One Month Of Demonetisation Has Shown It Was A Bad Move

Posted by Avishek Das
December 12, 2016

Well, we have completed one month of demonetisation. In my eyes, the picture is uncertain when one looks at it from the parameters of eradication of corruption, holding of black money and betterment of Indians. The dream of a clean India, which our honourable Prime Minister has shown us contradicts with the real facts of demonetisation. With little knowledge of economics and regular follow up of the newspaper, the incidents are throwing several questions around me.

According to the Reserve Bank of India data, there was money worth 14 lakh crores in the notes of ₹500 and ₹1000 till November 8, 2016. According to a report in The Hindu in the first week of December, deposits made in the form of ₹500 and ₹1000 notes may have neared ₹11 lakh crores. This means that only a negligible amount is there in the market or in the hands of the people and majority of it has been deposited into the banks. Then, what is the use of this demonetisation?

But one thing is clear from this demonetisation. People have become heartless. I stay in West Bengal. A few days back, a government employee was standing in the queue of an ATM to withdraw his deposit and that was also fixed by the government at ₹2500. After a certain time he fell down and people around him were busy in withdrawing money. According to a report in The Hindu, the people present there said that the security personnel contacted the doctor. After 30-40 minutes, he was taken to the hospital where he was declared brought dead. Is this the picture our honourable PM is expecting? I guess not. So, why has the unplanned approach allegedly taken 90 lives? Who is responsible for this unwanted situation? There are several questions, but the answers are nowhere.

Let’s come to digital economy, which is another step that our honourable PM also highlighted. Personally, I used to buy items using cards and was very much aware of the internet banking system. The positive side of the digital transaction is that it makes it easy for the government to keep records. But are most of the people in India accustomed to this system? There is a bit of doubt over there. Around 70% of the population lives in the rural area. Banks are a rarity there. I’d just like to share one example. My father has a business related to the fisheries and the labourers working with him are illiterate. It’s difficult for them to use ATM or Paytm. It becomes difficult for many of them to understand digitalization as they don’t get the facility of the banks in rural areas. So, providing the basic facilities and educating the rural populace was much needed before promoting digitalization. One more question is valid. With the current infrastructure, is the concept of digitalization valid? Due to this currency crisis in the market, my father has to stop the business and needs to wait till there is an adequate supply of the currency. For the time being, what will happen to those people who are working under my father? In the unorganised sector in India, a huge chunk of the workforce is employed. Just think of what is happening to those who have become jobless. Has this approach of the honourable PM  given certain benefits or has it made people’s life painful?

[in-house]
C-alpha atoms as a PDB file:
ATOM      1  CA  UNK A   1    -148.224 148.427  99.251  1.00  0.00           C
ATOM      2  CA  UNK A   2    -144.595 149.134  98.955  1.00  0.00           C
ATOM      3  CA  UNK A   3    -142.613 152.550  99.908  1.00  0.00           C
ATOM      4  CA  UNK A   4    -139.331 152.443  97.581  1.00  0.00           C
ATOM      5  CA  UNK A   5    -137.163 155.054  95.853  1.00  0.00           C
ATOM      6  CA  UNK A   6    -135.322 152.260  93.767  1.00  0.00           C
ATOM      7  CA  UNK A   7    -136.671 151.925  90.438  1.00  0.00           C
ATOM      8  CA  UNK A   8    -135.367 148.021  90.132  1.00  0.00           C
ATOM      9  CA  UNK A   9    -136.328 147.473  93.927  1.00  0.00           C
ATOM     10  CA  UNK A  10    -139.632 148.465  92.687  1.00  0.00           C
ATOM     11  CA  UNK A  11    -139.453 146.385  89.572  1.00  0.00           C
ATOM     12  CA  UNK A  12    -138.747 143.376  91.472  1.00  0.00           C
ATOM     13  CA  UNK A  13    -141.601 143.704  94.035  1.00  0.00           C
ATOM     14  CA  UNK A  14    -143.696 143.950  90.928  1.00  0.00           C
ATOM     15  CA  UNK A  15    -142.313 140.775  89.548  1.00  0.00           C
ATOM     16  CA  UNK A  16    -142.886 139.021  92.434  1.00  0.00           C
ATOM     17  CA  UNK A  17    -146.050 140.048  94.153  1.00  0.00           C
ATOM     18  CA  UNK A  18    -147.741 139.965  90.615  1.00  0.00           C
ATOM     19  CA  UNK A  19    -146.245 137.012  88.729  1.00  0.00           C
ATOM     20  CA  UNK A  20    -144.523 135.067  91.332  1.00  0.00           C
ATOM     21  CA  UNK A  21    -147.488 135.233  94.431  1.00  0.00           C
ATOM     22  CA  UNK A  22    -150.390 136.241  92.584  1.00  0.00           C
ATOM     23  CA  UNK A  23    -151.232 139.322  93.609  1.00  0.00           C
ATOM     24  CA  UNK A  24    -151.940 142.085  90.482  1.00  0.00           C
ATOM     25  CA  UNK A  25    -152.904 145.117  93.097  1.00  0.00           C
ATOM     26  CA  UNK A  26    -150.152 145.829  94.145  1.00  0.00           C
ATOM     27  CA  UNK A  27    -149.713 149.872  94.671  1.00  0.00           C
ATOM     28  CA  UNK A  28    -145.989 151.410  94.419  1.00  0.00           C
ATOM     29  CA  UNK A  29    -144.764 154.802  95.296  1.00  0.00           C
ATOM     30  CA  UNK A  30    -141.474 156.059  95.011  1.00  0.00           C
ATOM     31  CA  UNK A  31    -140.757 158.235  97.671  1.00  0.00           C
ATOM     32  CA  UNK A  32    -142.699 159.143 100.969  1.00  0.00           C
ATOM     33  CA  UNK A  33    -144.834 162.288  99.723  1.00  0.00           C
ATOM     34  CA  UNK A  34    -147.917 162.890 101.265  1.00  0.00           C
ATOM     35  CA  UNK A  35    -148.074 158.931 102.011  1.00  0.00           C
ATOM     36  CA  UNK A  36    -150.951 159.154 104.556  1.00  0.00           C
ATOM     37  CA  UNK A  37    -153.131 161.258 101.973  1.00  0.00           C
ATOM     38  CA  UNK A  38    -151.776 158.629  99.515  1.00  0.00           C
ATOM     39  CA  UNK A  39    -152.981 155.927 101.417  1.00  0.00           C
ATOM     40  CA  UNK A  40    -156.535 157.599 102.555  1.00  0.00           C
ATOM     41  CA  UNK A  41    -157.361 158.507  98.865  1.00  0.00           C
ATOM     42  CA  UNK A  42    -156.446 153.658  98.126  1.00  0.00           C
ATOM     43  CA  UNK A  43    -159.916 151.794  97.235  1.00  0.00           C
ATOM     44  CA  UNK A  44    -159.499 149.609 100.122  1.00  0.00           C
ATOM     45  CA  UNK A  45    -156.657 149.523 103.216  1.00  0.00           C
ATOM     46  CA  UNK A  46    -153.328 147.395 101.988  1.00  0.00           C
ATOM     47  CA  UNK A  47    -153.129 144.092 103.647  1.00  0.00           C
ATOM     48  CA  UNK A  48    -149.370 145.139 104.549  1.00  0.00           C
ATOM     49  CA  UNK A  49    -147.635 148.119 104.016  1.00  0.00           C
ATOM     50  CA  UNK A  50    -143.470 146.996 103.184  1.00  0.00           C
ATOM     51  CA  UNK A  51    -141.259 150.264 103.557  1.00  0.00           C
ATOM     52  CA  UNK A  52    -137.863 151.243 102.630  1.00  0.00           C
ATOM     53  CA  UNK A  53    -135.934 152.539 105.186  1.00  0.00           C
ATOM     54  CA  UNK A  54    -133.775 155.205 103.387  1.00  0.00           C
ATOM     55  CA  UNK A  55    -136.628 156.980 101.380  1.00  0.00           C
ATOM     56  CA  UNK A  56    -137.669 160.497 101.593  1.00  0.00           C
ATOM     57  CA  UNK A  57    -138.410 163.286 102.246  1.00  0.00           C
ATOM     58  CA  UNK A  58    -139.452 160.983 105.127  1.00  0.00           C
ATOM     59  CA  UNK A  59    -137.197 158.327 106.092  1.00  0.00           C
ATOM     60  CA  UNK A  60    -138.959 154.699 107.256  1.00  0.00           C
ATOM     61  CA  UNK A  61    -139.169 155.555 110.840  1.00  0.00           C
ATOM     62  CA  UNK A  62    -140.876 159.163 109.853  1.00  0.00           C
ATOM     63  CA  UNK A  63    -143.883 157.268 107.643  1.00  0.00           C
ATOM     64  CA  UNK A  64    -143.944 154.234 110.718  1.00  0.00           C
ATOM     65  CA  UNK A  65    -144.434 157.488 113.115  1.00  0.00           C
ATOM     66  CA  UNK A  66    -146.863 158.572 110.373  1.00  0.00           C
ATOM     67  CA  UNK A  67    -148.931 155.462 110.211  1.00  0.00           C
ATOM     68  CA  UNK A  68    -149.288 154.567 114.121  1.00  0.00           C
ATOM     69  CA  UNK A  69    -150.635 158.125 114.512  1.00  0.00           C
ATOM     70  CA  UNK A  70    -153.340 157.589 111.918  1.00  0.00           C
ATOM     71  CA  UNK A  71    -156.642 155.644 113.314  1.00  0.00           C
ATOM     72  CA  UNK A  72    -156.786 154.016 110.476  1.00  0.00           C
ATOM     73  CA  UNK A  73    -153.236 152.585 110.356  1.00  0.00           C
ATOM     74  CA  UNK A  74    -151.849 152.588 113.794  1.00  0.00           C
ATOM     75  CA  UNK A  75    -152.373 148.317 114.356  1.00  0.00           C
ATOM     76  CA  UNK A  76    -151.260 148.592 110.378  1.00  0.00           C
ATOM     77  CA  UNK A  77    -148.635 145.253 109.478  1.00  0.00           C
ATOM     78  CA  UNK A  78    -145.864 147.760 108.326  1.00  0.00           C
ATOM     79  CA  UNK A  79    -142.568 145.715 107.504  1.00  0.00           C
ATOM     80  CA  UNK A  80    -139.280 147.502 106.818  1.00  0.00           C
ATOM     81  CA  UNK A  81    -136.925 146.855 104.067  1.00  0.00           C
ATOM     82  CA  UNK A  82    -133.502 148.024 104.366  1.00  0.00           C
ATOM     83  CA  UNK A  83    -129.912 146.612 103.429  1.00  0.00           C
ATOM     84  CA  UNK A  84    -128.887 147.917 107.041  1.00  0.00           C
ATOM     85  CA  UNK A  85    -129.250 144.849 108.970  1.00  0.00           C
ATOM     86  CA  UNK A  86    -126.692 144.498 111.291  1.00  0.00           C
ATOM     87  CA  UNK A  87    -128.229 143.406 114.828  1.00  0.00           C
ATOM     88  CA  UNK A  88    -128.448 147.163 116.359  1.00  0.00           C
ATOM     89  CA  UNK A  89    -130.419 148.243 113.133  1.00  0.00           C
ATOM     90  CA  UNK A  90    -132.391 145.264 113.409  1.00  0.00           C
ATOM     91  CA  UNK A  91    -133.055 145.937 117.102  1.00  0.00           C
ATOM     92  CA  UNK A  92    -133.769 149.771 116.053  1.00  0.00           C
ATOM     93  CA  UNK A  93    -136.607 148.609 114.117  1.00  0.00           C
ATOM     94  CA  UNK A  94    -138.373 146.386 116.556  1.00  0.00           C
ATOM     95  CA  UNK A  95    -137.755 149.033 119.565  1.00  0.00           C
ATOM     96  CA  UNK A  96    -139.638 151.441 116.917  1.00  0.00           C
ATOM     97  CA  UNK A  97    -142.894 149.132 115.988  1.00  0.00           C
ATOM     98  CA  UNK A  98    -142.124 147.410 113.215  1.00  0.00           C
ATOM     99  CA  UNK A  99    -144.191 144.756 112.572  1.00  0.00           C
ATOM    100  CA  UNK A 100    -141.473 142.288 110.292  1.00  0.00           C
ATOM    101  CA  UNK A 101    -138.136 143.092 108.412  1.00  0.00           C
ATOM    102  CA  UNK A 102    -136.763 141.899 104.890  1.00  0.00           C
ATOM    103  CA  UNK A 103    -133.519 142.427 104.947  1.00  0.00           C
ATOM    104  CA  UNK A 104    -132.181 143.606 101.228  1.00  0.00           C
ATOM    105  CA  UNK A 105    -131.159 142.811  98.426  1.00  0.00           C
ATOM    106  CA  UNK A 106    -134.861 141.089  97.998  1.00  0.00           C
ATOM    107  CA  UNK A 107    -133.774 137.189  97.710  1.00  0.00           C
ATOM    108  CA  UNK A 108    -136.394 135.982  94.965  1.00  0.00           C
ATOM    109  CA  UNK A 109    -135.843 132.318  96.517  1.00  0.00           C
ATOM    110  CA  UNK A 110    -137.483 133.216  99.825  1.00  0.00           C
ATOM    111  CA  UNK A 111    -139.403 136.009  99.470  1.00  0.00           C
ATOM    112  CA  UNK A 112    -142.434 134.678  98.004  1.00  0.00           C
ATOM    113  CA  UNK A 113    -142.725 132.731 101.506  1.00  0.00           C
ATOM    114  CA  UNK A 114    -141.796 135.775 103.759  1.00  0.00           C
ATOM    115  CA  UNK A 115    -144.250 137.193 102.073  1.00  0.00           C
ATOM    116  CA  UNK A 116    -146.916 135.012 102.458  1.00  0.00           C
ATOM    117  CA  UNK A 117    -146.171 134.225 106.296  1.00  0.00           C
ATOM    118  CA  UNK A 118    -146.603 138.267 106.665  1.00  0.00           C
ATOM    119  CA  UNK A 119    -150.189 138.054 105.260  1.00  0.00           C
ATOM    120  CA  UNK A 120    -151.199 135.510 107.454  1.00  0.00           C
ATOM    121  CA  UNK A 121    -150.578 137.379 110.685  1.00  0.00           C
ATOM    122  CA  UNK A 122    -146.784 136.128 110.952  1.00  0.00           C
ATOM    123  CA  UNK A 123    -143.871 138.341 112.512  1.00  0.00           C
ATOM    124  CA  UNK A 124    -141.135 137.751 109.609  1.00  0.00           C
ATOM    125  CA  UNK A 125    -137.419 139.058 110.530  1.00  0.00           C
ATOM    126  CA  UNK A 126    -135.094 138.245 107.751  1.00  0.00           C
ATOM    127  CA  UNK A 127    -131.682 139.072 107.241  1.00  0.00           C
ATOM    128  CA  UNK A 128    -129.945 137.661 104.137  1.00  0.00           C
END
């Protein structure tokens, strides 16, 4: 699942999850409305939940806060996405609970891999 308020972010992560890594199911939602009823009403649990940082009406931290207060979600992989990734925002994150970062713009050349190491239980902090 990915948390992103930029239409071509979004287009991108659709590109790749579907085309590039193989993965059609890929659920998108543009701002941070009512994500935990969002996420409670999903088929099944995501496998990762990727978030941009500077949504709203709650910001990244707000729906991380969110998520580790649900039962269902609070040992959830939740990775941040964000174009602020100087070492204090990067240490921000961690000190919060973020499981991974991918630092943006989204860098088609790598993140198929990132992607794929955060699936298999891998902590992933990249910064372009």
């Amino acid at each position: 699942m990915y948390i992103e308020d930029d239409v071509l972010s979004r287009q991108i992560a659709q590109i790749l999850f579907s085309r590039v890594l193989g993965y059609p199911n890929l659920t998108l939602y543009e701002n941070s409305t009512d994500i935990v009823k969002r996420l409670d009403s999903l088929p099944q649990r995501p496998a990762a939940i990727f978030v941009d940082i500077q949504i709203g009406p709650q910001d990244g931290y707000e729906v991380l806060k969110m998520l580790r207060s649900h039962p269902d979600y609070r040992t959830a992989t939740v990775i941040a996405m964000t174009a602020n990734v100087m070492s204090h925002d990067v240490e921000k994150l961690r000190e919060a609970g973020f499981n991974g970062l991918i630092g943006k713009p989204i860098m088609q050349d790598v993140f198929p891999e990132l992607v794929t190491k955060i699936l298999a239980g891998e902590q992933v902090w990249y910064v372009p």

The growth rate was estimated to be  around 7.6% and less than a week back, the RBI reduced the economy’s expansion forecast to 7.1%. Why has this situation arised? The objective behind demonetisation is to eradicate corruption and black money from the system. Another question arises from this point. Why is there a crisis of currency in the market? Can we assume that the RBI does not have the infrastructure required for printing the adequate number of notes, or they have an inefficient team which cannot estimate the mechanism of demand and supply?

A declaration was made which allows households where marriages are to take place to withdraw upto ₹2.5 lakhs by producing relevant proof. One week ago, when I visited a bank for withdrawing money. I noticed a woman with an invitation card of the marriage ceremony was persuading the officer of the bank to process her withdrawal as soon as possible due to her daughter’s marriage. At that time there was a shortfall of funds in the bank and the officer asked her to come the next day. From this situation, another question arises. Who is responsible for this situation? Will the government take the responsibility of this woman to conduct her daughter’s marriage? From the newspaper we can observe that marriages of VVIPs are going smoothly and crores are being invested. I wish all the marriage ceremonies are held smoothly. Why is there discrimination? We all are independent and living in a democratic country. Is fixing the amount of withdrawal on marriage expenses justified? This situation reminds me of the subject of history. It reminds me of the concept of Divide and Rule system by the British administration in India in the pre independence era.

When will Indians be getting the real flavour of independence? I know we all are independent due to the Constitution, but we are still enclosed in a system that fixes our lifestyle. Shame on such a democracy!


Image source: Hindustan Times/Getty Images